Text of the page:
Sunday, October 30, 2016

Diagramming Sentences, Stories, and Personal History

Whatever complex activities were involved with the onset of puberty, you knew it was there when it rode roughshod over you, its willing and sometimes unwilling recruit. When the subject of diagramming sentences was first introduced to you, you were more than likely an ordinary student, which meant you were more or less interested as opposed to never interested or always, excitingly interested. 

When the teacher announced that the class was about to investigate ways sentences could be mapped or diagrammed, the effect on you was as immediate and persistent as puberty. You were alert to opportunities, eager to experiment, filled with the impatience to get on with a concentrated probing of the mysteries inherent. 

It is too much a mannered trope to say you were acute enough to equate puberty with diagramming sentences, but it is not mere hyperbole to say you took both on with vigor and determination.

This is not meant to suggest you at any time wished to become a grammarian or what in later years you would equate with the process of copyediting, only to relate how the ability to understand the concept of how elements fit within a sentence, and in particular the ways of word order in English, Spanish, and German set your inner flame of interest at the same intensity as puberty did to that aspect of your coming of age.

When you moved beyond high school, there were occasional courses in what was then known as creative writing, the goal being to express yourself. Had there been a creative writing major when you were an undergraduate, there you'd have been rather than the English major you became.

At the time of your studies, being an English major meant a more or less chronological journey from Chaucer and his contemporaries to an omnibus focus called modern literature, by which was meant a line drawn in the sand after the passing of Thomas Hardy, whom you admired, and more or less running out of gas at the early years of the twentieth century.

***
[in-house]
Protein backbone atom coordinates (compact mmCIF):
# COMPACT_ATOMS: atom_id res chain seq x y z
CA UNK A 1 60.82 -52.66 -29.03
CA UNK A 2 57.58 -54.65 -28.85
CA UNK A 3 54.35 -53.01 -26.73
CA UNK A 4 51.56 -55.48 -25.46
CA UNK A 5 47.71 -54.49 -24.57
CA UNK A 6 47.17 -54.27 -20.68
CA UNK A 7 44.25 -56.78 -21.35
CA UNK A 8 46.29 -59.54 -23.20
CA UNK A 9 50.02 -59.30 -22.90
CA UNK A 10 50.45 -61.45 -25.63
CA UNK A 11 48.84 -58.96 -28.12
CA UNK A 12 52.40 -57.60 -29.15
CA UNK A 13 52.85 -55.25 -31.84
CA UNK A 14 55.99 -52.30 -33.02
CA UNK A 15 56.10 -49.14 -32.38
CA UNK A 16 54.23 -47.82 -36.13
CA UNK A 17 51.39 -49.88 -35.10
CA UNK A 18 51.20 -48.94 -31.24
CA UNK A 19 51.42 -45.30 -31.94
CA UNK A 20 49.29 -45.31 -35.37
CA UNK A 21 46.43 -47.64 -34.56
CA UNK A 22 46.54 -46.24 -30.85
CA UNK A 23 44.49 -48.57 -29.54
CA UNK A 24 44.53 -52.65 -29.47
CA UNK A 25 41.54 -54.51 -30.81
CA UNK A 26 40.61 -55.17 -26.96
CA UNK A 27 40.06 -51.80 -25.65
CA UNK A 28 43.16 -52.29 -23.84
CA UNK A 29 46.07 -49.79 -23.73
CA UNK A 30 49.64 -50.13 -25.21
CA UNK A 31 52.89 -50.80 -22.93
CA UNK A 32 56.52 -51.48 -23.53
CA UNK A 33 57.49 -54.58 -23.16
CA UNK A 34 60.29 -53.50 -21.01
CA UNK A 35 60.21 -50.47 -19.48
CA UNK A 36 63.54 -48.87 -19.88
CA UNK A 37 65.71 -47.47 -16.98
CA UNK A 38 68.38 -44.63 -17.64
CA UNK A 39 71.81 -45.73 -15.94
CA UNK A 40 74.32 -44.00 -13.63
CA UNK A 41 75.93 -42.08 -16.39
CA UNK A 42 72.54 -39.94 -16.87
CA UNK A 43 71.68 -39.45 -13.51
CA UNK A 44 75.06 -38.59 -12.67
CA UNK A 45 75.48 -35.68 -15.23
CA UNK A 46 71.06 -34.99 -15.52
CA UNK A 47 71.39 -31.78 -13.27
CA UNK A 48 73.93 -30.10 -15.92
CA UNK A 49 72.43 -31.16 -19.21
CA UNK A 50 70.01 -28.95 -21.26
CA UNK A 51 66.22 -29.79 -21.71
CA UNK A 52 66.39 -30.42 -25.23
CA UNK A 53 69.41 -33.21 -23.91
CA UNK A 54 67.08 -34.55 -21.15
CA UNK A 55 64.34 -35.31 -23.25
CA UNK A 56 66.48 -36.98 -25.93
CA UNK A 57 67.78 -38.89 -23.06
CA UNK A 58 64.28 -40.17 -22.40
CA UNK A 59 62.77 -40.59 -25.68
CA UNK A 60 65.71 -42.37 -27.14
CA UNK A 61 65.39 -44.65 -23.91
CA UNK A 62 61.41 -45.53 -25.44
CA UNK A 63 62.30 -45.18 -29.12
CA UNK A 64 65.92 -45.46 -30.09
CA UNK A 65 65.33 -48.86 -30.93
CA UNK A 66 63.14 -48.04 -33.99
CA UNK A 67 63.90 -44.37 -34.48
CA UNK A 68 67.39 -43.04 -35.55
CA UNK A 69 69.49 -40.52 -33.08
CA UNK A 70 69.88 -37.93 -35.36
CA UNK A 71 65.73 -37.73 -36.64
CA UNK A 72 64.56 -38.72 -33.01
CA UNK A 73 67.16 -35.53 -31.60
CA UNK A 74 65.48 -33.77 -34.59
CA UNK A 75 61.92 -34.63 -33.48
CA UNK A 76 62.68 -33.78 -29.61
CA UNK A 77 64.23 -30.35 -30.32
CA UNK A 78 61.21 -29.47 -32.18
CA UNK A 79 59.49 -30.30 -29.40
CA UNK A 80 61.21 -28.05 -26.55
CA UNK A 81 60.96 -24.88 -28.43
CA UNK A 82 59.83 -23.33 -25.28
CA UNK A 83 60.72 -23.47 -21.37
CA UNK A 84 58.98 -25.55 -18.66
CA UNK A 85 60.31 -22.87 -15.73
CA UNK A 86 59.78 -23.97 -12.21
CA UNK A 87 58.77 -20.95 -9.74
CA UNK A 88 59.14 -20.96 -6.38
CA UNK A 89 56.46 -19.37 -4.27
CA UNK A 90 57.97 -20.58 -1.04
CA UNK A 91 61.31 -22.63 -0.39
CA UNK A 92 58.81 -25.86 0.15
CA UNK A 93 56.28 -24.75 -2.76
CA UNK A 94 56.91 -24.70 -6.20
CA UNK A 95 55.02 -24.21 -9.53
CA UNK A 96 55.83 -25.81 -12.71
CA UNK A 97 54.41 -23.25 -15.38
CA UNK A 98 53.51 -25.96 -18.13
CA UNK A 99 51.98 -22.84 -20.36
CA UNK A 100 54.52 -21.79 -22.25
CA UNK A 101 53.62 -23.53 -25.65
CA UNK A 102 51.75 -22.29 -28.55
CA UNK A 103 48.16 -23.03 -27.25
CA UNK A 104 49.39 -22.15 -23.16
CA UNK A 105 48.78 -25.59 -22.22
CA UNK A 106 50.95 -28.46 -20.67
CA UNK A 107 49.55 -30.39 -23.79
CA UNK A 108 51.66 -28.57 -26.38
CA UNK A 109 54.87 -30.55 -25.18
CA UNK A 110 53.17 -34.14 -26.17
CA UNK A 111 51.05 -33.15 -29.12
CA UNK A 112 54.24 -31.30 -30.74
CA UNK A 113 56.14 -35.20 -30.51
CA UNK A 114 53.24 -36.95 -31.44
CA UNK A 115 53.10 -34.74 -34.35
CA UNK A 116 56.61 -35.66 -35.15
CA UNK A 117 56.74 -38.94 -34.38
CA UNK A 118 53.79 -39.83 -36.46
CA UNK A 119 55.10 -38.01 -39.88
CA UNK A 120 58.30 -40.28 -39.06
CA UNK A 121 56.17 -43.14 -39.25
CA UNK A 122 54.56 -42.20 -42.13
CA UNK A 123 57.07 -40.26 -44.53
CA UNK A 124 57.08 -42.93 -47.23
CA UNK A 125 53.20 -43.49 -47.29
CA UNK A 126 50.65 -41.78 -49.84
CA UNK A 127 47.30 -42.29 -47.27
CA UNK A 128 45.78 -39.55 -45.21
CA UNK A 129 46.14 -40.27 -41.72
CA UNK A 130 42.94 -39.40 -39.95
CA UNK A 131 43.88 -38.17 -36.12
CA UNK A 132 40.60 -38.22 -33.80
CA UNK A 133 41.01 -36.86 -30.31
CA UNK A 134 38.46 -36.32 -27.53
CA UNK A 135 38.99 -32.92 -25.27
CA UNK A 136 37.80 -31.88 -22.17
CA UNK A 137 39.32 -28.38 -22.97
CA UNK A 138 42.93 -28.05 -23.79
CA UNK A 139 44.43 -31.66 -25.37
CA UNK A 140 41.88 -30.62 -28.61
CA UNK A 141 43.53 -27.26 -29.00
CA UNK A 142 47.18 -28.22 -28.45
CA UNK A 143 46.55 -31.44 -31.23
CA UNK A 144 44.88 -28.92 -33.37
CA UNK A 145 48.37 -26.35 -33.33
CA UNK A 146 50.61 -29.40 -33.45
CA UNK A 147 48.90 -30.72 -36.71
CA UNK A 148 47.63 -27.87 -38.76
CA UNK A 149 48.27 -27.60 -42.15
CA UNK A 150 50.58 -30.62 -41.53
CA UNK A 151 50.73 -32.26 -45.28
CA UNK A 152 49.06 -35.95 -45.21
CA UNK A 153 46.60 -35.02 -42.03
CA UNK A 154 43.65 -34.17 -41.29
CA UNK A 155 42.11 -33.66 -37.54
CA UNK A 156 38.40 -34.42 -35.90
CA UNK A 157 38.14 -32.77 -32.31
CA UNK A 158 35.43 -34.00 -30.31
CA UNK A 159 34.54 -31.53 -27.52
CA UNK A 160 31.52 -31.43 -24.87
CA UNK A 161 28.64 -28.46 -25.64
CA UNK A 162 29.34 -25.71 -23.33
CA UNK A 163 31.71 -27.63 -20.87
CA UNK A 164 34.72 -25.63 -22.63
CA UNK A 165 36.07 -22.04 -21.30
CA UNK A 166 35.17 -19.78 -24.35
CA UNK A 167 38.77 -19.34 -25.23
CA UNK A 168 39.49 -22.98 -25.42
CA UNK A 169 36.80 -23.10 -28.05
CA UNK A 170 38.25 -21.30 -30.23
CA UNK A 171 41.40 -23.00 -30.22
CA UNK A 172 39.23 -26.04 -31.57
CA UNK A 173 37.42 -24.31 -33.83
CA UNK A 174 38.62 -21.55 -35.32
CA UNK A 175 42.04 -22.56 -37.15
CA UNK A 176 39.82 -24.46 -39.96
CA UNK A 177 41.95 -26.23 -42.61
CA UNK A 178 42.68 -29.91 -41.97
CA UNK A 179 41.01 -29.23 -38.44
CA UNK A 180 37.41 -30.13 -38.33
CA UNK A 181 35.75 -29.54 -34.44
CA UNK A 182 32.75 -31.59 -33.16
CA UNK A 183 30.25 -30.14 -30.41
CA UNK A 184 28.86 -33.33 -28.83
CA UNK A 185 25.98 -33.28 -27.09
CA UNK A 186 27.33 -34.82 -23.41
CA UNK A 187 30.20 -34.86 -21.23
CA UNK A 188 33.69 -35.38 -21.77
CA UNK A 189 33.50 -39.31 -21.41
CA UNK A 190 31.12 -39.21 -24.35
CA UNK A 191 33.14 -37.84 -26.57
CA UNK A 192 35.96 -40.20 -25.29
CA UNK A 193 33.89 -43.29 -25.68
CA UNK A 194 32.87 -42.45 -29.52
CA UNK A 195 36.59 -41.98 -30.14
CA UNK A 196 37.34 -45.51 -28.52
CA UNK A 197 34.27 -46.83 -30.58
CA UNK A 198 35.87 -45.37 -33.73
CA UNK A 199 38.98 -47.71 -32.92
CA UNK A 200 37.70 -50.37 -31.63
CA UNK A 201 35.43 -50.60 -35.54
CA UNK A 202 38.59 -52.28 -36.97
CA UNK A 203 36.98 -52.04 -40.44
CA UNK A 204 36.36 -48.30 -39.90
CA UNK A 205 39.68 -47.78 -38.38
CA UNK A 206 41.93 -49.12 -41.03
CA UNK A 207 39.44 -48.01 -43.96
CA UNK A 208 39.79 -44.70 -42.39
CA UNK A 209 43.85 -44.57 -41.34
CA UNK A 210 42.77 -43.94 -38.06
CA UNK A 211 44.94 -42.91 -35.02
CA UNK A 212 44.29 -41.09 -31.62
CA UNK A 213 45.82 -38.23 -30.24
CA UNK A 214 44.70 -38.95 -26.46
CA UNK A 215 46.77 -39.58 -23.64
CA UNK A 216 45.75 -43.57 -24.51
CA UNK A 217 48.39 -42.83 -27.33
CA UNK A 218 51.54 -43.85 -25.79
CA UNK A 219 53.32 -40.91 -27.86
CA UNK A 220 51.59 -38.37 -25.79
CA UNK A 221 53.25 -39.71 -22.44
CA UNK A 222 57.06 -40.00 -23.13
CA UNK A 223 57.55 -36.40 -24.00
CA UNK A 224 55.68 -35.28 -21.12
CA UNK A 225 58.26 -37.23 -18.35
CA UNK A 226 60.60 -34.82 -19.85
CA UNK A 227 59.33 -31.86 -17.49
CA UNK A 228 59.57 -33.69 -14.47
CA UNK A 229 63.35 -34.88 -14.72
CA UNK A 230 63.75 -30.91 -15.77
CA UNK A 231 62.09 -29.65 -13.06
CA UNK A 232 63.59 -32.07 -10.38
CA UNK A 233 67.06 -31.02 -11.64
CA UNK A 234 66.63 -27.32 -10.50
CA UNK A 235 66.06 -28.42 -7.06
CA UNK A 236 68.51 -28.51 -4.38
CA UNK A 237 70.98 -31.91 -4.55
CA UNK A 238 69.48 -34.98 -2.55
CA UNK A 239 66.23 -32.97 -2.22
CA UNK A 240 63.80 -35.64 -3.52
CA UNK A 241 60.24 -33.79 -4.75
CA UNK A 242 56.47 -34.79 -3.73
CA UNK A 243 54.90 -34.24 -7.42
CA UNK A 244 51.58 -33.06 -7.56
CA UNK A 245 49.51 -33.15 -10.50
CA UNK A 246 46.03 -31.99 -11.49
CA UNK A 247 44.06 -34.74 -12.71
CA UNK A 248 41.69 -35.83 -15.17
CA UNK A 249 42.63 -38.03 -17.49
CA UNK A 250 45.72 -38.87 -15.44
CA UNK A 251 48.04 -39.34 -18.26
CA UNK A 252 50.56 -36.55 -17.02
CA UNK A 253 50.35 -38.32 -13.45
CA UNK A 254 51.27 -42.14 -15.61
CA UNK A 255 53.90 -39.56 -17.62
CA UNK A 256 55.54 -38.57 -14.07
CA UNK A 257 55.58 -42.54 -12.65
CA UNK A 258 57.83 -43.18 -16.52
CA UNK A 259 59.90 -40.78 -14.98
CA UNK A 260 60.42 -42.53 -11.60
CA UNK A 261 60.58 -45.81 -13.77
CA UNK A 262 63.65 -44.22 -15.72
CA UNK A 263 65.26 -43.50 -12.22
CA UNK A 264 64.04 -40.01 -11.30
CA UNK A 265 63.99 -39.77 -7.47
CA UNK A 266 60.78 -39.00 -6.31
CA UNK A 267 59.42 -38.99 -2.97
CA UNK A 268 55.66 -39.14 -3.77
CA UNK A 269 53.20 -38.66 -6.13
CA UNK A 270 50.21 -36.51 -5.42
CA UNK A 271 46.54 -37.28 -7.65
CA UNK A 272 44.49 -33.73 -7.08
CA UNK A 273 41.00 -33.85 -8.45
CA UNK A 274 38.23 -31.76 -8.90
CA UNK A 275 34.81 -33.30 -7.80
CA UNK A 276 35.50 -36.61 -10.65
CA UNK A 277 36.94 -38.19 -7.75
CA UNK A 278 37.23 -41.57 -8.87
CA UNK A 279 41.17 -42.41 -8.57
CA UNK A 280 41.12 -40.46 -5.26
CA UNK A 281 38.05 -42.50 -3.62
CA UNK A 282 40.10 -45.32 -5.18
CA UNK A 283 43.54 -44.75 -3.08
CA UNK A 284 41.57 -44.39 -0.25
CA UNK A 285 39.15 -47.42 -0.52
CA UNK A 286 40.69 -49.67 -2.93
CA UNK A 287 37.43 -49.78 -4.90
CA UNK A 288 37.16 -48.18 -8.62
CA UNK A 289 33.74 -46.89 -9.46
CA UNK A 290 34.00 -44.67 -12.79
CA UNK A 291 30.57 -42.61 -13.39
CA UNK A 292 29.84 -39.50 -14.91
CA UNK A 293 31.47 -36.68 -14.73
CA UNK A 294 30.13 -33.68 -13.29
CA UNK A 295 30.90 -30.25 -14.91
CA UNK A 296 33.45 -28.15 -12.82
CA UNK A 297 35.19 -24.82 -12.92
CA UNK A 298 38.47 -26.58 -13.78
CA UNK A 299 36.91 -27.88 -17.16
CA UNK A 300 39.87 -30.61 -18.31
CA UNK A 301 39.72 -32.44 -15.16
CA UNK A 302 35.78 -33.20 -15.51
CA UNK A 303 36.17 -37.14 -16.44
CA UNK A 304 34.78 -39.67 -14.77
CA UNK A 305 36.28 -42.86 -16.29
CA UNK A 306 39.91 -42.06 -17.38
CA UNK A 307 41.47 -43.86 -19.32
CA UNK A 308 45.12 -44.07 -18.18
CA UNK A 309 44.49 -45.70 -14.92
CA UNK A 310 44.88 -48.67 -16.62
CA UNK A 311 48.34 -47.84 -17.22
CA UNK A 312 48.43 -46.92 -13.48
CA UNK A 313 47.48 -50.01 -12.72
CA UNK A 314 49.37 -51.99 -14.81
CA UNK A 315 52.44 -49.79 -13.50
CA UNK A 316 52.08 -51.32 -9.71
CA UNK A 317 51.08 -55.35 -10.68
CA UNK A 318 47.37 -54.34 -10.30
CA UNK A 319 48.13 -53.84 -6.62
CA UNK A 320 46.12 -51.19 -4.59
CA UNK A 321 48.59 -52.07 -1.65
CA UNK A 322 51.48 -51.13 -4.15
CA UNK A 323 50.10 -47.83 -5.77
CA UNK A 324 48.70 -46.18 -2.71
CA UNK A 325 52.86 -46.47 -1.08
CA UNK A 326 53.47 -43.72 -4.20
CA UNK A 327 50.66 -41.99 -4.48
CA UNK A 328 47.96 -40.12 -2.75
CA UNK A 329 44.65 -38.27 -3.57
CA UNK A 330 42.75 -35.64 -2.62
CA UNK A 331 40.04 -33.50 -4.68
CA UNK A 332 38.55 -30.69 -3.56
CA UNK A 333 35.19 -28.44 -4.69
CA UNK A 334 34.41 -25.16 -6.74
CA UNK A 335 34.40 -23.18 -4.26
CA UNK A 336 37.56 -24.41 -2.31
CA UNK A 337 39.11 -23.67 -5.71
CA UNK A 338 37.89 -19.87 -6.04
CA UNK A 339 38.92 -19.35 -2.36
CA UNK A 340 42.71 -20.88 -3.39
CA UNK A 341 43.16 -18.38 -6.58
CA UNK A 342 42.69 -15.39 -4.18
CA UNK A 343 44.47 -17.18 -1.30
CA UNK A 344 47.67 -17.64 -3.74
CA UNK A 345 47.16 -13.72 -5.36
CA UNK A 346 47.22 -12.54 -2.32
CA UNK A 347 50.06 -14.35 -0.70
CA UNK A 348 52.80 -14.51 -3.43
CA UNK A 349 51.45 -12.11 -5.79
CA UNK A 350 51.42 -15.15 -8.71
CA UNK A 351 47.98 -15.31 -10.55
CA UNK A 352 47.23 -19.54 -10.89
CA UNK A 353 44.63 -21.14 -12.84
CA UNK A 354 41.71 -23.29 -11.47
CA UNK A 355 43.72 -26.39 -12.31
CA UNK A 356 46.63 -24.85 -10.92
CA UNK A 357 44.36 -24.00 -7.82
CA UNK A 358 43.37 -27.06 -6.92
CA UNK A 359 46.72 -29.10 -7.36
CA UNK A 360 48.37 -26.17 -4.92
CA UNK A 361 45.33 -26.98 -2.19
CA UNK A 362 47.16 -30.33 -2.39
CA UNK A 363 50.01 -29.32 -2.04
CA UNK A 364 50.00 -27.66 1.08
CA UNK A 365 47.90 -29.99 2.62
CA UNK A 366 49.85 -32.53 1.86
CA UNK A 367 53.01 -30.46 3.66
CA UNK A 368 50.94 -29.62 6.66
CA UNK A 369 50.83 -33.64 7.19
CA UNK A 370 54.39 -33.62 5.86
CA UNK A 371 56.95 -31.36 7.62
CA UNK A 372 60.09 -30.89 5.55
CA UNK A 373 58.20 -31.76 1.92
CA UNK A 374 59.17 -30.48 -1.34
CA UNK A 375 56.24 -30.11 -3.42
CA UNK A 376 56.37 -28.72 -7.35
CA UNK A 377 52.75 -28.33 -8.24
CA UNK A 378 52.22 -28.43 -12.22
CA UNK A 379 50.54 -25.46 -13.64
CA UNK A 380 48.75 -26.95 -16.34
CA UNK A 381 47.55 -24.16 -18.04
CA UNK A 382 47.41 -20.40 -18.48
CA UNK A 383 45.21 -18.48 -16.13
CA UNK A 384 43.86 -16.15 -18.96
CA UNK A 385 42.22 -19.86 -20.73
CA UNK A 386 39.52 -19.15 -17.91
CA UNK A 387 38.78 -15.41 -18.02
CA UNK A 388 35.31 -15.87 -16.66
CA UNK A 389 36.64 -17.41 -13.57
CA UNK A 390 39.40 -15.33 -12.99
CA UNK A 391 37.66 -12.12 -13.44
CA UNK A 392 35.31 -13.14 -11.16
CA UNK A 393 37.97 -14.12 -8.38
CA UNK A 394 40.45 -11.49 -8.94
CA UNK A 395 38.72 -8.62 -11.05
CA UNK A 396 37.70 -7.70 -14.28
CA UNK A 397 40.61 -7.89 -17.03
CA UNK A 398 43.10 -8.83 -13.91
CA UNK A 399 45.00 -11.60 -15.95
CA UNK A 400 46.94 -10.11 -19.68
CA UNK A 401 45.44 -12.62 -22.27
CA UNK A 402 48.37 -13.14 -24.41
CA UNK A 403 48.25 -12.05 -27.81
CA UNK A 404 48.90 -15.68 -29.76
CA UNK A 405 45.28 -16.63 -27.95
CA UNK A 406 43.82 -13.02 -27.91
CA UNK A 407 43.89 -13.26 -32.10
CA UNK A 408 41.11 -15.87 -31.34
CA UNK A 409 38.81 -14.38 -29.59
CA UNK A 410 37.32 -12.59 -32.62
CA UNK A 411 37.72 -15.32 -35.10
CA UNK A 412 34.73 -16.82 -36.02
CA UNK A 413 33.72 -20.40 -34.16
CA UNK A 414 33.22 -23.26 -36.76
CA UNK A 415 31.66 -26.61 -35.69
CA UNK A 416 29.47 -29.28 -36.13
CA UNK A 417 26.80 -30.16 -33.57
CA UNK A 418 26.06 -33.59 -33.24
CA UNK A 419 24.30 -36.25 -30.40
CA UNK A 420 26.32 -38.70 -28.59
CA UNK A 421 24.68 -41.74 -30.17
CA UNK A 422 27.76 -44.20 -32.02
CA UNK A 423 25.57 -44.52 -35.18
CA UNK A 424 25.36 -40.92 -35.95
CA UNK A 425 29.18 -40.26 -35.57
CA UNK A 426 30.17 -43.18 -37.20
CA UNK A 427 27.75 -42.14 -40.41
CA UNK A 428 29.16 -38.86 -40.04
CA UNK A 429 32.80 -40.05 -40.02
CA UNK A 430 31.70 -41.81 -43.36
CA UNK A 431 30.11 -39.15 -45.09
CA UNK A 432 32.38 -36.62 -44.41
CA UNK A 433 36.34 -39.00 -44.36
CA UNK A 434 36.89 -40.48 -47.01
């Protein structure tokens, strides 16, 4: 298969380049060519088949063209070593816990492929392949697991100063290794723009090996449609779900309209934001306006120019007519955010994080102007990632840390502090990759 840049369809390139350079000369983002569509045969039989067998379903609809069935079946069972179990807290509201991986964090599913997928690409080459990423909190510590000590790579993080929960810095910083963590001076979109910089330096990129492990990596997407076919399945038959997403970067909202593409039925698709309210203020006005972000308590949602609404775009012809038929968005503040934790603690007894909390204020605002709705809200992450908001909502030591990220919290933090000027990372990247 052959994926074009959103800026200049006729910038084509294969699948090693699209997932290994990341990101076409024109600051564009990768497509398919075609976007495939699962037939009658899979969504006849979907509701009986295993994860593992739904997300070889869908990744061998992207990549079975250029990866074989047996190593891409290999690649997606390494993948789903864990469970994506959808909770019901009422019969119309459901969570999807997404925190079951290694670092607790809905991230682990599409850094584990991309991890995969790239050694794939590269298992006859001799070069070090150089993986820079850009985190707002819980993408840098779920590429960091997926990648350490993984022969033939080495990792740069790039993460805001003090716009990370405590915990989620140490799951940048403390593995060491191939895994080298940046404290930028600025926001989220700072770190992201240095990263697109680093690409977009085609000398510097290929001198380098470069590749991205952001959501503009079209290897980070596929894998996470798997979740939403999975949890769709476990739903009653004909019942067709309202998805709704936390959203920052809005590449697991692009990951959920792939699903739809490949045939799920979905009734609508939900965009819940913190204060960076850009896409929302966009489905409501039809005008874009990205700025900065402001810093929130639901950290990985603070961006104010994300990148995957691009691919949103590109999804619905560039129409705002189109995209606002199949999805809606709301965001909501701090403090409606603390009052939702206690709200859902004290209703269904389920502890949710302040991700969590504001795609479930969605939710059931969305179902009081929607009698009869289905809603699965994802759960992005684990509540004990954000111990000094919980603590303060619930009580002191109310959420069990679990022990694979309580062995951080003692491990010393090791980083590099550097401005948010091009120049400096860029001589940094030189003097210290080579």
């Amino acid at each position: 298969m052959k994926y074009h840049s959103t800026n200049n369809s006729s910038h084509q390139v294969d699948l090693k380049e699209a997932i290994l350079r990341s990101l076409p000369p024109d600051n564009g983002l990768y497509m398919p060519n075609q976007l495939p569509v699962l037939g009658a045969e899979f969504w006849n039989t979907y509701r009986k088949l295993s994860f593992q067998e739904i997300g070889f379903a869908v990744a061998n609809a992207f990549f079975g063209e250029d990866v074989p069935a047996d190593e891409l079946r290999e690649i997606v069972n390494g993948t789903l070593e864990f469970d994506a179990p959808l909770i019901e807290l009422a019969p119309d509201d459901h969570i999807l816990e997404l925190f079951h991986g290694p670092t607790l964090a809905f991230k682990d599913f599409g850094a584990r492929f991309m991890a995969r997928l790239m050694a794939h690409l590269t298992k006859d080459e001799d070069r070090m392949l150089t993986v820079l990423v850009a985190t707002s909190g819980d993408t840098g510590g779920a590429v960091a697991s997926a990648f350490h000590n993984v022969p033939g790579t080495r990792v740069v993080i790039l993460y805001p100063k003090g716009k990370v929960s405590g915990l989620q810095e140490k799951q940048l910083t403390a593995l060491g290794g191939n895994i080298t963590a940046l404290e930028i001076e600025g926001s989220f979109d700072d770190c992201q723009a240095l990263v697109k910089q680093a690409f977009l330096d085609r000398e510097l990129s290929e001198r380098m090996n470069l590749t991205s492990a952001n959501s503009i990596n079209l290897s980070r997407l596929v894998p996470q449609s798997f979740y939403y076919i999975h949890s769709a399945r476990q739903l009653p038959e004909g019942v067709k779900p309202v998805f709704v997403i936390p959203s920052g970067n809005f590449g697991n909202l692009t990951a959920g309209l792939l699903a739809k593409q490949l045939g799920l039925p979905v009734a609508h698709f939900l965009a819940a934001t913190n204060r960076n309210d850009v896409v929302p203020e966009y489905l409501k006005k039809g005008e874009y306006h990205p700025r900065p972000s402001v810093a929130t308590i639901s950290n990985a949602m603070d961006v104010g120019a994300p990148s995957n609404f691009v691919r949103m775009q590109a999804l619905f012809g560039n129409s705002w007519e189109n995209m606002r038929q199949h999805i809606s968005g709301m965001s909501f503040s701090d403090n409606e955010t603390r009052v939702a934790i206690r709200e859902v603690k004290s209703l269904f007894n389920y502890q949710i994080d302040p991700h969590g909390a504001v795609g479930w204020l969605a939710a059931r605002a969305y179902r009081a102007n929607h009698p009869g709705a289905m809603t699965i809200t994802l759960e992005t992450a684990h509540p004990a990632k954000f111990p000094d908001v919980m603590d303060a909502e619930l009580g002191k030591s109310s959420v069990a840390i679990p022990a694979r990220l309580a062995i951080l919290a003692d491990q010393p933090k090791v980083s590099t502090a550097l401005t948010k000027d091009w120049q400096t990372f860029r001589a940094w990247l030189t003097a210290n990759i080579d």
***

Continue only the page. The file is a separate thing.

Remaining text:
Although you'd not expected to enjoy the courses and reading in Victorian literature, the dedicated uses of plot and personal entanglements by authors such as Trollope, Collins, and Dickens caused you to settle in a bit, reading into the poetry and political concerns of the men and women who lived and, indeed, struggled with the Victorian mindset.

All this is backstory to the growing awareness of how Victorian attitudes of morality, philosophy, and politics had an effect on the white, middle-class/working class bubble in which you lived and in which you wondered if you were doomed to remain imprisoned by.

Although you could not recognize it at the time, the years of the Victorian era were a gift to you because of the choices you were aware of when you set foot out of the university and into such worlds as television, motion pictures, and the multifarious worlds of the so-called slick magazines as opposed to the so-called pulps on which your tastes fell.

In brief, you became aware of Victorianism meaning an absurd amalgamation of white supremacy, imperialism, and class warfare, the tipping point being the way colonialism and imperialism denegrated all races but the while race and even then did a pretty convincing job of placing difficult obstacles against the notion of servant and working classes wishing to work their way up the social ladder.

In modern times, you've heard political leaders, heads of state, and scholars apologizing for past attitudes and behavior to entire groups they thought to be their intellectual and social inferiors. During your own lifetime, you'd heard close at hand stories of the first Americans, driven to dreadful fates, all in the name of our own American expansionism and so-called manifest destiny.

This brief ramble through your own history is the personification  of you as sentence diagramer and cartographer, illustrating the forces behind why you write, what you write about, and what your true thoughts are relative to the worlds through which you have had to make your way.

You stand in solidarity with groups for whom you undoubtedly bear some culturally infused animus, hopeful some of the skin of bigotry will shed as you pursue attempts to write, edit, and teach away the bogus cultural propaganda to which you and brothers and sisters have been subjected.

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